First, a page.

Most Consumers Assume Editorial Messages are Paid For
Charting the future of public relations
Holmes Report

Most Consumers Assume Editorial Messages are Paid For

In theory, credibility is the one thing that makes earned media more valuable than paid media, a benefit that more than makes up for the loss of control marketers must accept when they choose public relations over advertising.

Paul Holmes

In theory, credibility is the one thing that makes earned media more valuable than paid media, a benefit that more than makes up for the loss of control marketers must accept when they choose public relations over advertising as a way to convey their core messages to consumers. At a time when citizens are increasingly hungry for authenticity, public relations should be the perfect vehicle for companies to achieve that kind of authenticity.

It ought to be, but according to recent research from Starcom USA, the media agency network that is part of Publicis Groupe’s Starcom MediaVest Group, it isn’t. Because the Starcom research suggests that corporations and the media have joined forces to undermine a large measure of the credibility earned media ought to have.

Almost two-thirds of consumers (65 percent) assume that the advertisers pay for product mentions in the editorial section of the magazine. They also typically believe that products featured or placed in editorial are relevant and fit within the content and context of the magazines in which they appear. Nearly 83 percent of respondents picked at least one brand mention or image that they thought fit within its article.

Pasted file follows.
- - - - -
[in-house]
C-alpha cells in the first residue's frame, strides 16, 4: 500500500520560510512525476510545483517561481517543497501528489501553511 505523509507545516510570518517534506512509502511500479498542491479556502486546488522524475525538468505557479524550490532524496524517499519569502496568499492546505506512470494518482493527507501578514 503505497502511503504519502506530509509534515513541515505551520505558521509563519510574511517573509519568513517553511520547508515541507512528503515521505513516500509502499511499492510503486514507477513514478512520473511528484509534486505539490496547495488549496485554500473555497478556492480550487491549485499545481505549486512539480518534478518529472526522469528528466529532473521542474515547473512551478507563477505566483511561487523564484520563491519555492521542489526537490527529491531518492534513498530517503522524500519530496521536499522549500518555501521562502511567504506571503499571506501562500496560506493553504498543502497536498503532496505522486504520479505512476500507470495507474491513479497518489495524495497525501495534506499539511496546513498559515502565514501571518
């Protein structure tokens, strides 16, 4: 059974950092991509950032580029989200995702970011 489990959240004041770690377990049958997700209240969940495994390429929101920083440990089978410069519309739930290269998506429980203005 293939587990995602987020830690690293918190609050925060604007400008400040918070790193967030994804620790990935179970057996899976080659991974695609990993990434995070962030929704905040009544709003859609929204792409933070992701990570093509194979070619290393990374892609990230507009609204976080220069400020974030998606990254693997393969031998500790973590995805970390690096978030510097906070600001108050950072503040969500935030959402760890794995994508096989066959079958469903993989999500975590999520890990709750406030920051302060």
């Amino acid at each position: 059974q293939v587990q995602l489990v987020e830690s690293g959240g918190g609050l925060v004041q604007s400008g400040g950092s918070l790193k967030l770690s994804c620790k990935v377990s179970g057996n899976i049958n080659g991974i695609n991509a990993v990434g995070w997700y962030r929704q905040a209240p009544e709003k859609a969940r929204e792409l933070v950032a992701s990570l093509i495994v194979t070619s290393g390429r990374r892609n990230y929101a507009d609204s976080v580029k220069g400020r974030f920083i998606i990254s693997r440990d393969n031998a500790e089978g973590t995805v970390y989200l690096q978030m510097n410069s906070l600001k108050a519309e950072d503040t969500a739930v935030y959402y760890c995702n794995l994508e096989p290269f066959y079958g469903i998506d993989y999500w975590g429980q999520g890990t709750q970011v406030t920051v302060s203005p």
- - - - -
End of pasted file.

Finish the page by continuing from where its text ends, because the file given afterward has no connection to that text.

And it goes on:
The survey measured readers’ attitudes toward product placement in magazine articles in several categories, including fashion and beauty, home, men’s magazines, news weeklies, and women’s service.

Starcom suggests that the researched yields “a series of guiding principles for print product placement, contingent upon the content and context of brand information.” But neither marketers nor public relations should take any comfort from the fact that consumers accept product placement in magazine editorial—since it apparently comes at the expense of any credibility that might result if consumers actually believed product earned their inclusion on merit.

In effect, consumers assume they are being lied to, or at the very least misled, and say they don’t think the issue of editorial integrity is sufficiently important for them to object. But the acceptance of paid placements reduces media coverage to the level of “free advertising” or at least advertising that is less expensive than the paid version.

“The survey shows clearly that consumers have print product placement on their radar, and that they are willing to accept it when it adds value to their reading experience,” says Starcom USA Starcom client leader Andrew Swinand. “That said, the most powerful asset a magazine has is a bond of trust with its readers. While agencies should form tighter partnerships with magazines in order to better understand readers, they should not design any media contact plan that would violate the church-and-state separation of editorial and ad content.”